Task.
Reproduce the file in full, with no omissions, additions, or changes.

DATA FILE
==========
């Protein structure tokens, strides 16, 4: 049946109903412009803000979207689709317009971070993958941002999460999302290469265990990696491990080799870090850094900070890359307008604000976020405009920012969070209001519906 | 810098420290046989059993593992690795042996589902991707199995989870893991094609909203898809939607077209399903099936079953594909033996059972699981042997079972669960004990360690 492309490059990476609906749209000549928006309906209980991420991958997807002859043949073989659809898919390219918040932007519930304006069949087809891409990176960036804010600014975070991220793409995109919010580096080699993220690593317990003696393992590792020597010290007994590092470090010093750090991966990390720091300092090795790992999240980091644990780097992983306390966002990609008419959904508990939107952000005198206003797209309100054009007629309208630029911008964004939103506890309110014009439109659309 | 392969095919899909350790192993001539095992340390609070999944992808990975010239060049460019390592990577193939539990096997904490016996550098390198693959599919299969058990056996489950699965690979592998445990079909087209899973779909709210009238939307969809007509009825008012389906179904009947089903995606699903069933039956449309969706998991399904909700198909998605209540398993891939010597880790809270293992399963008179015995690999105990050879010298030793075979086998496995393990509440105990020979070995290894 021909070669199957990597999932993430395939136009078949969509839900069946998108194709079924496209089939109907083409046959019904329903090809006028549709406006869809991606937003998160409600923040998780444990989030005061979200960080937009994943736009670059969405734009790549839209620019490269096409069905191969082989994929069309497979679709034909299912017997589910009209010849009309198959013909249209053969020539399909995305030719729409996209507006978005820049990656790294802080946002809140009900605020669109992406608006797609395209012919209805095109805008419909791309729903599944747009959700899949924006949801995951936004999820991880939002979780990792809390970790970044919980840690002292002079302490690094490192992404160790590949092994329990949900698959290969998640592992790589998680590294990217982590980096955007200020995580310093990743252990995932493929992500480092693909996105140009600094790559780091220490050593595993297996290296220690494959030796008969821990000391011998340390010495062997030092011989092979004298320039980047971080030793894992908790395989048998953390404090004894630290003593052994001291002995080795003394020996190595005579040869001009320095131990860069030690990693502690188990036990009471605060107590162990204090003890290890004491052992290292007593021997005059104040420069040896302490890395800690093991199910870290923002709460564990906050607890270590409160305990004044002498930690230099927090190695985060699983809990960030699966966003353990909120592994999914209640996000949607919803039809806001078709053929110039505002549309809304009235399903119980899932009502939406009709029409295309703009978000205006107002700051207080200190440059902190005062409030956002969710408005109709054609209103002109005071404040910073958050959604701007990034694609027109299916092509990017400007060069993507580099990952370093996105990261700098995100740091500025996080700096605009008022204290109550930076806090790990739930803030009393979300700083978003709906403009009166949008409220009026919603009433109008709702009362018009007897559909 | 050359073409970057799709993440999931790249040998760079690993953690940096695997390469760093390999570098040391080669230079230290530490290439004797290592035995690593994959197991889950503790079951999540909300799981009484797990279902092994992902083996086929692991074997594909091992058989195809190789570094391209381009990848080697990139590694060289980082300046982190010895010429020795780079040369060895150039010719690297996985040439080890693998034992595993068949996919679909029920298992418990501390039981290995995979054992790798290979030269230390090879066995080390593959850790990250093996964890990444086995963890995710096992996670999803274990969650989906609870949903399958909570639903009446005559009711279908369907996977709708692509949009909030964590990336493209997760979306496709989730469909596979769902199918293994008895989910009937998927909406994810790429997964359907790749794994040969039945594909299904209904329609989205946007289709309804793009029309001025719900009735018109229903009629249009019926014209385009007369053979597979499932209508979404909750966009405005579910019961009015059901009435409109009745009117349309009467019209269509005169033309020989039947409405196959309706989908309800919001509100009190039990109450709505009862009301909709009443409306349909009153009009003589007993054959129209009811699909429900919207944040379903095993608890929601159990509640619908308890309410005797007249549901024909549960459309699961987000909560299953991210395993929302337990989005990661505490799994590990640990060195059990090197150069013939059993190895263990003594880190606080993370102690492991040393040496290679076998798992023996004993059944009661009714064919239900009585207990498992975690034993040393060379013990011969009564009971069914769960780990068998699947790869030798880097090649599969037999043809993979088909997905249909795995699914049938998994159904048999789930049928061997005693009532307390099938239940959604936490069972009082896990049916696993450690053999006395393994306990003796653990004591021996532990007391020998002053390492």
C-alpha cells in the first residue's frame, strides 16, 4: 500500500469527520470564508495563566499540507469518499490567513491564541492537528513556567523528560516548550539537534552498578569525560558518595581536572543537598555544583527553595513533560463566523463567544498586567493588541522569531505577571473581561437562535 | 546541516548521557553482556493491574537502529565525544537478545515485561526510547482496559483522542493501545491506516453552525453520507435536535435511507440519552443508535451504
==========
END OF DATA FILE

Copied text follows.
């Protein structure tokens, strides 16, 4: 049946109903412009803000979207689709317009971070993958941002999460999302290469265990990696491990080799870090850094900070890359307008604000976020405009920012969070209001519906 | 810098420290046989059993593992690795042996589902991707199995989870893991094609909203898809939607077209399903099936079953594909033996059972699981042997079972669960004990360690 492309490059990476609906749209000549928006309906209980991420991958997807002859043949073989659809898919390219918040932007519930304006069949087809891409990176960036804010600014975070991220793409995109919010580096080699993220690593317990003696393992590792020597010290007994590092470090010093750090991966990390720091300092090795790992999240980091644990780097992983306390966002990609008419959904508990939107952000005198206003797209309100054009007629309208630029911008964004939103506890309110014009439109659309 | 392969095919899909350790192993001539095992340390609070999944992808990975010239060049460019390592990577193939539990096997904490016996550098390198693959599919299969058990056996489950699965690979592998445990079909087209899973779909709210009238939307969809007509009825008012389906179904009947089903995606699903069933039956449309969706998991399904909700198909998605209540398993891939010597880790809270293992399963008179015995690999105990050879010298030793075979086998496995393990509440105990020979070995290894 021909070669199957990597999932993430395939136009078949969509839900069946998108194709079924496209089939109907083409046959019904329903090809006028549709406006869809991606937003998160409600923040998780444990989030005061979200960080937009994943736009670059969405734009790549839209620019490269096409069905191969082989994929069309497979679709034909299912017997589910009209010849009309198959013909249209053969020539399909995305030719729409996209507006978005820049990656790294802080946002809140009900605020669109992406608006797609395209012919209805095109805008419909791309729903599944747009959700899949924006949801995951936004999820991880939002979780990792809390970790970044919980840690002292002079302490690094490192992404160790590949092994329990949900698959290969998640592992790589998680590294990217982590980096955007200020995580310093990743252990995932493929992500480092693909996105140009600094790559780091220490050593595993297996290296220690494959030796008969821990000391011998340390010495062997030092011989092979004298320039980047971080030793894992908790395989048998953390404090004894630290003593052994001291002995080795003394020996190595005579040869001009320095131990860069030690990693502690188990036990009471605060107590162990204090003890290890004491052992290292007593021997005059104040420069040896302490890395800690093991199910870290923002709460564990906050607890270590409160305990004044002498930690230099927090190695985060699983809990960030699966966003353990909120592994999914209640996000949607919803039809806001078709053929110039505002549309809304009235399903119980899932009502939406009709029409295309703009978000205006107002700051207080200190440059902190005062409030956002969710408005109709054609209103002109005071404040910073958050959604701007990034694609027109299916092509990017400007060069993507580099990952370093996105990261700098995100740091500025996080700096605009008022204290109550930076806090790990739930803030009393979300700083978003709906403009009166949008409220009026919603009433109008709702009362018009007897559909 | 050359073409970057799709993440999931790249040998760079690993953690940096695997390469760093390999570098040391080669230079230290530490290439004797290592035995690593994959197991889950503790079951999540909300799981009484797990279902092994992902083996086929692991074997594909091992058989195809190789570094391209381009990848080697990139590694060289980082300046982190010895010429020795780079040369060895150039010719690297996985040439080890693998034992595993068949996919679909029920298992418990501390039981290995995979054992790798290979030269230390090879066995080390593959850790990250093996964890990444086995963890995710096992996670999803274990969650989906609870949903399958909570639903009446005559009711279908369907996977709708692509949009909030964590990336493209997760979306496709989730469909596979769902199918293994008895989910009937998927909406994810790429997964359907790749794994040969039945594909299904209904329609989205946007289709309804793009029309001025719900009735018109229903009629249009019926014209385009007369053979597979499932209508979404909750966009405005579910019961009015059901009435409109009745009117349309009467019209269509005169033309020989039947409405196959309706989908309800919001509100009190039990109450709505009862009301909709009443409306349909009153009009003589007993054959129209009811699909429900919207944040379903095993608890929601159990509640619908308890309410005797007249549901024909549960459309699961987000909560299953991210395993929302337990989005990661505490799994590990640990060195059990090197150069013939059993190895263990003594880190606080993370102690492991040393040496290679076998798992023996004993059944009661009714064919239900009585207990498992975690034993040393060379013990011969009564009971069914769960780990068998699947790869030798880097090649599969037999043809993979088909997905249909795995699914049938998994159904048999789930049928061997005693009532307390099938239940959604936490069972009082896990049916696993450690053999006395393994306990003796653990004591021996532990007391020998002053390492």
C-alpha cells in the first residue's frame, strides 16, 4: 500500500469527520470564508495563566499540507469518499490567513491564541492537528513556567523528560516548550539537534552498578569525560558518595581536572543537598555544583527553595513533560463566523463567544498586567493588541522569531505577571473581561437562535 | 546541516548521557553482556493491574537502529565525544537478545515485561526510547482496559483522542493501545491506516453552525453520507435536535435511507440519552443508535451504